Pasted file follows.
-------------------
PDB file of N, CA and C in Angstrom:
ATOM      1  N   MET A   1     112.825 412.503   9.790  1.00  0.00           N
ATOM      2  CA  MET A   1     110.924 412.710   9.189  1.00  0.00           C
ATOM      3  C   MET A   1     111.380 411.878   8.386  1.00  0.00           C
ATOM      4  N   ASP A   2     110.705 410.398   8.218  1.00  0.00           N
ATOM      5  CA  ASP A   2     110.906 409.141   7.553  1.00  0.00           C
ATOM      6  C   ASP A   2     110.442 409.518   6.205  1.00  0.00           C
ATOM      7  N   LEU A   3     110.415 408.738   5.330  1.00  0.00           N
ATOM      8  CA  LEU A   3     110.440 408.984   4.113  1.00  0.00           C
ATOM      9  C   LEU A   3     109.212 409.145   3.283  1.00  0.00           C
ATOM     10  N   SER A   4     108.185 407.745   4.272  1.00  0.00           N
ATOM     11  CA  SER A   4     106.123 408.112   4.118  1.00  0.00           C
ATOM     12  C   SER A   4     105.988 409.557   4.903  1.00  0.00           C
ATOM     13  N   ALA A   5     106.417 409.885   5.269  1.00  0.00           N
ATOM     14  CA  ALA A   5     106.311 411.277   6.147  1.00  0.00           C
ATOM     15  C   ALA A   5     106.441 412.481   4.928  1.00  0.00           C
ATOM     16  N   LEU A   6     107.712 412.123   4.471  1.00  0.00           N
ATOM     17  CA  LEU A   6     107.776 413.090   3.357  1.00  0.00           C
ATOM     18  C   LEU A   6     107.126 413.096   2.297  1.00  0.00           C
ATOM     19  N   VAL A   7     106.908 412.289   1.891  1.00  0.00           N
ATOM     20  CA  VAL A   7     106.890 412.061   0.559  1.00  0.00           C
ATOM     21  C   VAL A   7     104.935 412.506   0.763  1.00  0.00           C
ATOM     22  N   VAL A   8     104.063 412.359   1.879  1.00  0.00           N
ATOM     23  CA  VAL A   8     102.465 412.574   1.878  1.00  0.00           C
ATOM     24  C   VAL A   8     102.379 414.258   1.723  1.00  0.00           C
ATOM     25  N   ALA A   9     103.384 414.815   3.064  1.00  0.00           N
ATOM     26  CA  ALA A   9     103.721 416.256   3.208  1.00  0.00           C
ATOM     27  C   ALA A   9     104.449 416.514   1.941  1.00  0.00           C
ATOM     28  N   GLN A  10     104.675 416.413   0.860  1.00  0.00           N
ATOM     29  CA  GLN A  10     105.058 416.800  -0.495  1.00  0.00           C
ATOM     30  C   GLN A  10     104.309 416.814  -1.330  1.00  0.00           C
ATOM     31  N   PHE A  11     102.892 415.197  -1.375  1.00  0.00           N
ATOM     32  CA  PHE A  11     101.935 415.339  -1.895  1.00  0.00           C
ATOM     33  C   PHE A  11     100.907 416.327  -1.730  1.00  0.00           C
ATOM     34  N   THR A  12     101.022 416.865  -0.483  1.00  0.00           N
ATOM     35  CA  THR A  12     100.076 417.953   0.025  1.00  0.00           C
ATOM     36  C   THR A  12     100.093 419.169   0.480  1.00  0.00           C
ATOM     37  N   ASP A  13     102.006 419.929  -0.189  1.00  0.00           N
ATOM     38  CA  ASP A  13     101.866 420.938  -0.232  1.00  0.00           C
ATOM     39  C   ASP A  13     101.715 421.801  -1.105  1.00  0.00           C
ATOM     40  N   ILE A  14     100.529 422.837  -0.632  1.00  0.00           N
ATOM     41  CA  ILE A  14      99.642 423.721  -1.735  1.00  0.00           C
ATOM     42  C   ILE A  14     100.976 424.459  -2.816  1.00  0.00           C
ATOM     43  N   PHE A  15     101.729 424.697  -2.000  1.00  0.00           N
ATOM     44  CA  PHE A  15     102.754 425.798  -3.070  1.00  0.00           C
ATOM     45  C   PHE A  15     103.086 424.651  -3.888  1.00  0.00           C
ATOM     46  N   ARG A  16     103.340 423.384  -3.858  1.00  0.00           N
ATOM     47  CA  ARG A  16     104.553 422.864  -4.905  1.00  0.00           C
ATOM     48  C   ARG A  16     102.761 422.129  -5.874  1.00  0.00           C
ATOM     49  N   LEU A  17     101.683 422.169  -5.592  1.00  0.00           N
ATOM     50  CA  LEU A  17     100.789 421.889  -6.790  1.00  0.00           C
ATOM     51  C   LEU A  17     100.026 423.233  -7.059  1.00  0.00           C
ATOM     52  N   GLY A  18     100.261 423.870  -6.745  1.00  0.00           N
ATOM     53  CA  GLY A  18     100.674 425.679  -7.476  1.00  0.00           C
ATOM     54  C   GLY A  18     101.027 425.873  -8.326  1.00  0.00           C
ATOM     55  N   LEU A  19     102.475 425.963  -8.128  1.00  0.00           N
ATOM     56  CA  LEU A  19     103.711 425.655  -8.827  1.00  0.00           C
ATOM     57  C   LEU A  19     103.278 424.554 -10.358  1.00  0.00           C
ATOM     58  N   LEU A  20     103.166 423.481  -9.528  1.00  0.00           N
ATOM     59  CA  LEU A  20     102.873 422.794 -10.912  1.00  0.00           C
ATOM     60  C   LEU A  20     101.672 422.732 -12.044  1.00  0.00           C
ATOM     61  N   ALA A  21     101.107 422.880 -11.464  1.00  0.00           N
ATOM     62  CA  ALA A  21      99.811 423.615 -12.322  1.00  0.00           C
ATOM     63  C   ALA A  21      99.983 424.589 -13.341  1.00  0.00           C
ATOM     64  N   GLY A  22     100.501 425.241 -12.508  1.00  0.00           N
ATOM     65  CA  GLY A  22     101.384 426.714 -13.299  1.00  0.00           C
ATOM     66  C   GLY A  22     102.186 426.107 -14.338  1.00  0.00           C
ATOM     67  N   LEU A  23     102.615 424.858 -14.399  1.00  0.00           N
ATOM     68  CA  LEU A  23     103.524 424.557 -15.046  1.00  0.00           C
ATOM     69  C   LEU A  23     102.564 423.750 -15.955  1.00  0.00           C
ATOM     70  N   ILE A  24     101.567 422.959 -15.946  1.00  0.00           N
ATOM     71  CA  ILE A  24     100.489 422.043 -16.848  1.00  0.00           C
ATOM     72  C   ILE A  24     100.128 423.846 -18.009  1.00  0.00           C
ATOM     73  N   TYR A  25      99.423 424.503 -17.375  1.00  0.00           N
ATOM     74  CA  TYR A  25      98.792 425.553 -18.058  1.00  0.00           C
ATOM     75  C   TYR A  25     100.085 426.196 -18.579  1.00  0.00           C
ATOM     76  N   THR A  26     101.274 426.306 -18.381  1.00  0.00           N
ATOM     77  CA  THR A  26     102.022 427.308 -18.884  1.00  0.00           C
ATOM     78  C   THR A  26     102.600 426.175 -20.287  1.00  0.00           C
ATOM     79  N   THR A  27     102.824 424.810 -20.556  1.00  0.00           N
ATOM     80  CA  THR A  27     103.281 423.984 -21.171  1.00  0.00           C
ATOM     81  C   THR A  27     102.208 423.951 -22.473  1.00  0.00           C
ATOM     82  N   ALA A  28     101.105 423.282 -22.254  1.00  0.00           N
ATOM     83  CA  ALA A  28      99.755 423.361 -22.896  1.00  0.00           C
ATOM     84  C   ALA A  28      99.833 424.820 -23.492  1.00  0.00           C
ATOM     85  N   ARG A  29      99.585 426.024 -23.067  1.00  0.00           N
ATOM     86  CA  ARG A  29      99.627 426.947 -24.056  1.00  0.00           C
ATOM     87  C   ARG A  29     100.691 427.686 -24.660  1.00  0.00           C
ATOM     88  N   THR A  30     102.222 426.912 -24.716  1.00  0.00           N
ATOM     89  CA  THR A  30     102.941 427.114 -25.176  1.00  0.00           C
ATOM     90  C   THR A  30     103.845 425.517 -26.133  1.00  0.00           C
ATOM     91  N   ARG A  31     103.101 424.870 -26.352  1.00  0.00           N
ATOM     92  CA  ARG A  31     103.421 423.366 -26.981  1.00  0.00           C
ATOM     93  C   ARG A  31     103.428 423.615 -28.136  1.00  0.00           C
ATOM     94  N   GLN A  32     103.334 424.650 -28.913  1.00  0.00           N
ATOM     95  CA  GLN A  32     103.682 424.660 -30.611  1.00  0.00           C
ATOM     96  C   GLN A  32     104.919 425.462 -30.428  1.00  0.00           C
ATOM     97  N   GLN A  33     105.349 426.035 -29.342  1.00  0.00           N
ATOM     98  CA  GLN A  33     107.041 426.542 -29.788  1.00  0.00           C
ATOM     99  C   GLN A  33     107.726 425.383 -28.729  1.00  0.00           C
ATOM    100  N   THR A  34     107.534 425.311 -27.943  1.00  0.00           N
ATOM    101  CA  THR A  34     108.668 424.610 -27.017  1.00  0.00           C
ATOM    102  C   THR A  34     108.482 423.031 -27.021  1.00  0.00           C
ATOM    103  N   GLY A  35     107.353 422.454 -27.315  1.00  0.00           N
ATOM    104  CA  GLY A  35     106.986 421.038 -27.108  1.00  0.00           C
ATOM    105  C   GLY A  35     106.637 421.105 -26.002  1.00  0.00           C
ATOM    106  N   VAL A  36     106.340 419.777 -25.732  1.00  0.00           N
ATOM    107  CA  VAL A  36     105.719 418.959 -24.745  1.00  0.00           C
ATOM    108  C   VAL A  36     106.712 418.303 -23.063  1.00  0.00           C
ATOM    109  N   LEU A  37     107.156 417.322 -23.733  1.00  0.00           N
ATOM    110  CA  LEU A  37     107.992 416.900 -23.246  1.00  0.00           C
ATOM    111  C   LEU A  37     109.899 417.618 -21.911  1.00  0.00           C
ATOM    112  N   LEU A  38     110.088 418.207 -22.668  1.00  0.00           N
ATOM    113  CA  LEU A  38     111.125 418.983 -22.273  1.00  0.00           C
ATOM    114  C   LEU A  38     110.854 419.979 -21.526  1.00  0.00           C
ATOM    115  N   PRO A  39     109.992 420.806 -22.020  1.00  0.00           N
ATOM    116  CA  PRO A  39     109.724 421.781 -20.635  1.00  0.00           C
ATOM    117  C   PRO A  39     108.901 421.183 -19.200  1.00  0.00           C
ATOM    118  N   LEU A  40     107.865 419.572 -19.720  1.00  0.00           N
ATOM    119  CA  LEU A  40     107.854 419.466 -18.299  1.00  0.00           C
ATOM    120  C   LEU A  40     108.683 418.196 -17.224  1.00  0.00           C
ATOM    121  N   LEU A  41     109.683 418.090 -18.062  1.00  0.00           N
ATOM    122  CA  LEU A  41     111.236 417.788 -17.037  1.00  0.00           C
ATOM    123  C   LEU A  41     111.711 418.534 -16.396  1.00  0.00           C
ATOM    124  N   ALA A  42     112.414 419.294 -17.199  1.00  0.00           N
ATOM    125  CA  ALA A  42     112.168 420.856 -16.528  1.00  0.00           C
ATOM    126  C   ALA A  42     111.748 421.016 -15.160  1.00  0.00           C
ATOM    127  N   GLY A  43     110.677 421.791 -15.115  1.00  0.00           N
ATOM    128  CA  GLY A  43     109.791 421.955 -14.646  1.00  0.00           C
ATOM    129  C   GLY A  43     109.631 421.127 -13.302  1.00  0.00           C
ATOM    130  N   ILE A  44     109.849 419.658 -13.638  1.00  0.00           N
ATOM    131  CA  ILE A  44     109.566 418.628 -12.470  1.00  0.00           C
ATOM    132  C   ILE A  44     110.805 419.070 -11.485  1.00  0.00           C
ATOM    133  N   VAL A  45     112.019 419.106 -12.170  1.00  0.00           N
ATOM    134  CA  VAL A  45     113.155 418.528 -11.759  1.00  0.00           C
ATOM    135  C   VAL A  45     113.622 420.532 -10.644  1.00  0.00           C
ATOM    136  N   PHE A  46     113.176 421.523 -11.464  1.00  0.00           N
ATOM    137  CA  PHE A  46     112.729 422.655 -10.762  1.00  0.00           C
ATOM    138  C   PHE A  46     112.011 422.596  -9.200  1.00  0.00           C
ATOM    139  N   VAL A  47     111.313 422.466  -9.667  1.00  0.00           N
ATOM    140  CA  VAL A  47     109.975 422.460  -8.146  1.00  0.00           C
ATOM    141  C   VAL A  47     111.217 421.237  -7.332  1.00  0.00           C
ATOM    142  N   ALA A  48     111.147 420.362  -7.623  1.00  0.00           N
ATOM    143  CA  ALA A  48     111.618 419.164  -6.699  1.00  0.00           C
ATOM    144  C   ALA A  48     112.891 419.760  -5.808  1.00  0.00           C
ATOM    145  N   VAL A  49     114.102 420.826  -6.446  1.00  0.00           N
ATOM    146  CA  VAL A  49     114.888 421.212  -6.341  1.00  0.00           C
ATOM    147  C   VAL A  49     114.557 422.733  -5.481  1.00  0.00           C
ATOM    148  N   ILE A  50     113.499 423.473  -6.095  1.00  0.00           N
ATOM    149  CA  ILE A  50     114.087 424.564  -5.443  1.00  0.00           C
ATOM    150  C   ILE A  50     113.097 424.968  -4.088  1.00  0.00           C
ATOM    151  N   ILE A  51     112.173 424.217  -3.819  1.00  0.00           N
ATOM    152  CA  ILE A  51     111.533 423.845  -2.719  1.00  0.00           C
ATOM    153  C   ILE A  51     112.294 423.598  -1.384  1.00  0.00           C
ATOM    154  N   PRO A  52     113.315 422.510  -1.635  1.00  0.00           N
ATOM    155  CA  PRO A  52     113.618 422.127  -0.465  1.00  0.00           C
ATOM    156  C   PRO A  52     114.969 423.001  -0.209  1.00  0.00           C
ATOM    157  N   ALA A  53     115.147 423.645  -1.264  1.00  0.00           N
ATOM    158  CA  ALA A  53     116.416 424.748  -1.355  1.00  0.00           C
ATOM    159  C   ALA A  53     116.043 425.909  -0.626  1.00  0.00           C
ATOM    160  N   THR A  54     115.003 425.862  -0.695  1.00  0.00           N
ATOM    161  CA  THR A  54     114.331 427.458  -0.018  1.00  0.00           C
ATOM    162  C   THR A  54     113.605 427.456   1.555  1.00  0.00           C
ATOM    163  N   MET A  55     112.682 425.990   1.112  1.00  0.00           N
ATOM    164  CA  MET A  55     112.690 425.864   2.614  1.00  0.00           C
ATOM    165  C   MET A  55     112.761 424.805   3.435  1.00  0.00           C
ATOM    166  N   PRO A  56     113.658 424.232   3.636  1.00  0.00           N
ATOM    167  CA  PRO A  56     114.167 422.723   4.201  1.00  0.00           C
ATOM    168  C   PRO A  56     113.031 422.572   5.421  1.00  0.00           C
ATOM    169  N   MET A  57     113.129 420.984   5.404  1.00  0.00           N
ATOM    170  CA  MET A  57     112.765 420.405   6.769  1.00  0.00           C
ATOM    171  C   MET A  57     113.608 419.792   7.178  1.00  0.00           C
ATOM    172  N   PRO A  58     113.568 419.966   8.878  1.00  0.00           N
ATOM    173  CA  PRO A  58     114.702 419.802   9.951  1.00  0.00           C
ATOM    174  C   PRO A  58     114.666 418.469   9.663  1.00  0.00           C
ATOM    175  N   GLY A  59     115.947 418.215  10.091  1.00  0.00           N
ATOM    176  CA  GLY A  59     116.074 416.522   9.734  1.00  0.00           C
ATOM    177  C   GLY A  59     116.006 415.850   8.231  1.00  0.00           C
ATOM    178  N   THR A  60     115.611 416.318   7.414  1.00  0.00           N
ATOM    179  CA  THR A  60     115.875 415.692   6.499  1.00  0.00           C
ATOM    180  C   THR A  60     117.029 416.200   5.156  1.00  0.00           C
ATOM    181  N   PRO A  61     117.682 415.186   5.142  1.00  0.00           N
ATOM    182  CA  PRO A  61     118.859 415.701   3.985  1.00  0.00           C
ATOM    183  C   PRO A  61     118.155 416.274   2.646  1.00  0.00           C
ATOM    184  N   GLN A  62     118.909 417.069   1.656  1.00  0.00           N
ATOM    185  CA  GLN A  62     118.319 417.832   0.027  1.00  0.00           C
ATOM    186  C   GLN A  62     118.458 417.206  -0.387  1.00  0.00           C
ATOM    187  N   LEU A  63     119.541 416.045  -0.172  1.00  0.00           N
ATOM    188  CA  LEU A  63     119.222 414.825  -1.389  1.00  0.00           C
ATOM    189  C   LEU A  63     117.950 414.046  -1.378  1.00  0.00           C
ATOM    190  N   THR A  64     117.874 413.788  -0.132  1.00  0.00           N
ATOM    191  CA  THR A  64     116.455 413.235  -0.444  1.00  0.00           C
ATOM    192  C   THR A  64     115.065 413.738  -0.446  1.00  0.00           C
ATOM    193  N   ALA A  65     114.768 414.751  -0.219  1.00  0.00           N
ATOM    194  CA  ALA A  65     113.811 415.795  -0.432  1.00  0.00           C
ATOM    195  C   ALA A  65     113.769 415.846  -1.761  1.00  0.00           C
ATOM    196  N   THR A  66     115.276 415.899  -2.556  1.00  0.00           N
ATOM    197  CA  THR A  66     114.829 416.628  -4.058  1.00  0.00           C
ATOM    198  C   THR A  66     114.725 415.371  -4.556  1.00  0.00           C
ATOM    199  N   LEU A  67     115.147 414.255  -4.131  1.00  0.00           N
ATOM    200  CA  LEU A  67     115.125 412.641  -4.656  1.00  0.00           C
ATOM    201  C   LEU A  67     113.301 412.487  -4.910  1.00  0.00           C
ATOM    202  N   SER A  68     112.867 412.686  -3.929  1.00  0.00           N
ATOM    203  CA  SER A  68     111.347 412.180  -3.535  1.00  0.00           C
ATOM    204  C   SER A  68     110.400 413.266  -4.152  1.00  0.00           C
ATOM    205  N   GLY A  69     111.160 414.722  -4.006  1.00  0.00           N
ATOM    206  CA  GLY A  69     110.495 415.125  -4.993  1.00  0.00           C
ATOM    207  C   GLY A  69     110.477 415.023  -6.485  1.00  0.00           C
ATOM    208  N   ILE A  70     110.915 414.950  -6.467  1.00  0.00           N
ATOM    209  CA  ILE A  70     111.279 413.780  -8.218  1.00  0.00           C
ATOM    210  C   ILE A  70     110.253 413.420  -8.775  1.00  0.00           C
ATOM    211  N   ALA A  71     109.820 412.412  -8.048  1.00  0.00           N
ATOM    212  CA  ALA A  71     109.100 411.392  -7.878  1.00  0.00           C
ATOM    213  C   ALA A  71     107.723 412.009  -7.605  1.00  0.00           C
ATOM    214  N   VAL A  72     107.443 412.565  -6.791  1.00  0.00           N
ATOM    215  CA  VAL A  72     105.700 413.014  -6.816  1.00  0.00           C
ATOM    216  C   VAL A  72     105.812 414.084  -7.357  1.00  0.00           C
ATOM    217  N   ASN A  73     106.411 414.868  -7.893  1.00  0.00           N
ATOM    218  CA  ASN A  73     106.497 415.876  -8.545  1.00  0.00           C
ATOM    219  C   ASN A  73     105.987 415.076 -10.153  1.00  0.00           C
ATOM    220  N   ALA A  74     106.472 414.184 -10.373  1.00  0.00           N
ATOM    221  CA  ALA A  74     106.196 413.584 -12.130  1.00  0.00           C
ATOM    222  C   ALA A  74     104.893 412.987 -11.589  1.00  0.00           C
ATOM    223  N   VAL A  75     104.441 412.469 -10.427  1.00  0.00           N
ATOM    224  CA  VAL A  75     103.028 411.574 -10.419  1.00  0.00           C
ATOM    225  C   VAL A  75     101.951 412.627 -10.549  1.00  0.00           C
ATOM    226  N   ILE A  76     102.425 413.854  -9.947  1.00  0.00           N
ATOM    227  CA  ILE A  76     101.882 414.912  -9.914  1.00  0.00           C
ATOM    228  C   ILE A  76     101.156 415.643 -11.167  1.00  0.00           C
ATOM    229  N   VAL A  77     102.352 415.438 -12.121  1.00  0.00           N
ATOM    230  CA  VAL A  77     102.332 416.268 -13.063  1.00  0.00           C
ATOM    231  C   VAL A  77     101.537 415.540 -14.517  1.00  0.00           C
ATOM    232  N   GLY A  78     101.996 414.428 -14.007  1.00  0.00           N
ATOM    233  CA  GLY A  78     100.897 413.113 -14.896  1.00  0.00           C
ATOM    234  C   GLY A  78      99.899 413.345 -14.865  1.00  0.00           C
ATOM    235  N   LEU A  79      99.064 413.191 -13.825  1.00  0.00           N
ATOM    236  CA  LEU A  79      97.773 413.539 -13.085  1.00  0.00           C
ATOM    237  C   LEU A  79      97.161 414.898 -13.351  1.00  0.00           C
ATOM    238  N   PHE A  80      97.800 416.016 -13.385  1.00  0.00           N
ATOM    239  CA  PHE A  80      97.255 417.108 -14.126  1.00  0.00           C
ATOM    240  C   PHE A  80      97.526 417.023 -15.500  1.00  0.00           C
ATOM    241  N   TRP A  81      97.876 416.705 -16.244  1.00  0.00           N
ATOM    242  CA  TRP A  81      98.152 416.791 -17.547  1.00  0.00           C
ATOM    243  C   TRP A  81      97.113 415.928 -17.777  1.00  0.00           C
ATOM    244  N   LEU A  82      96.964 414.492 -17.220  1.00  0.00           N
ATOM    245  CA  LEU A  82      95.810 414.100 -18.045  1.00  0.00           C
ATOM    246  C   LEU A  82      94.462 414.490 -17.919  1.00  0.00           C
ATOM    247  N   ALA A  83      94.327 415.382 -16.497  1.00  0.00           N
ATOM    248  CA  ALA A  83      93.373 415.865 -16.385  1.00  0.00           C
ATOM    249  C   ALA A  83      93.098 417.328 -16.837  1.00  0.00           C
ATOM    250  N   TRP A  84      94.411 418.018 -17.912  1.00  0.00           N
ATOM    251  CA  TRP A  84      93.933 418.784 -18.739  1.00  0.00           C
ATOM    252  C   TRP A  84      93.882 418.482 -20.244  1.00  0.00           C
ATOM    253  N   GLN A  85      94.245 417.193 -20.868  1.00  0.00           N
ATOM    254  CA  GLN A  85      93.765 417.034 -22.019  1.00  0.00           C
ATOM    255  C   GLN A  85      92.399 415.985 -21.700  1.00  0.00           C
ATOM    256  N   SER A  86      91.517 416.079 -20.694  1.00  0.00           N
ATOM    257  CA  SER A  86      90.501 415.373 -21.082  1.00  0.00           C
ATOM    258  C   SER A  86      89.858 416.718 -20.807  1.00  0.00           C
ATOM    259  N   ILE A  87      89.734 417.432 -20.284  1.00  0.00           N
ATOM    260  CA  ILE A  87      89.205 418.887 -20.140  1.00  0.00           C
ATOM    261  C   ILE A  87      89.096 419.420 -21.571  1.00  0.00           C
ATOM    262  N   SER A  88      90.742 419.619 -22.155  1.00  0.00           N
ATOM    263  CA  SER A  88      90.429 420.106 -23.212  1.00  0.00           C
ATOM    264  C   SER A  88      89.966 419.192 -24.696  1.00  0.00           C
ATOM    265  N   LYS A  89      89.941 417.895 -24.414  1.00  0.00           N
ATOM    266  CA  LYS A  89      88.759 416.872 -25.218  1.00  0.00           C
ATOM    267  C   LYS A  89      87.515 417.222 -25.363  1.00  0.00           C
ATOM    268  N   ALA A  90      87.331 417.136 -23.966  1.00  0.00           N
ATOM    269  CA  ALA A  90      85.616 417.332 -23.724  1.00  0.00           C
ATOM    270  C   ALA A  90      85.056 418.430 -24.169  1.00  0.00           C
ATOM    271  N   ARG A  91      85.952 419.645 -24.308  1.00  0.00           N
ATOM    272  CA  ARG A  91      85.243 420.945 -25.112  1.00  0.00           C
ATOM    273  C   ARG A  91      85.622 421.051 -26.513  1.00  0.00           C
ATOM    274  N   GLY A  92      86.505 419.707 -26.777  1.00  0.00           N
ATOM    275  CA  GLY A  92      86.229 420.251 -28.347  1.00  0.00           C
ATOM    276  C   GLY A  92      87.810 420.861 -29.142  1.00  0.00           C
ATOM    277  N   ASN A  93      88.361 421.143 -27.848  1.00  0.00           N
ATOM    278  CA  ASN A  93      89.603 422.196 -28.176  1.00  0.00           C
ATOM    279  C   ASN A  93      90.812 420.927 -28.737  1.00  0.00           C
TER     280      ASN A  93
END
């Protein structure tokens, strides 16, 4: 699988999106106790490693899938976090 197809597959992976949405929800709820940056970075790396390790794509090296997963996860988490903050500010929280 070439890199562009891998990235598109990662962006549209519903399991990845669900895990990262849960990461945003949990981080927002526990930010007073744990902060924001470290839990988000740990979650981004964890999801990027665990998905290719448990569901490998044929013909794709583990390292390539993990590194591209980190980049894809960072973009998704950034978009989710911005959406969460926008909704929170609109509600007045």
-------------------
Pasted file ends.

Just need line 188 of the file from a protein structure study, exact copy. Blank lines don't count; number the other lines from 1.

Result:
ATOM    187  N   LEU A  63     119.541 416.045  -0.172  1.00  0.00           N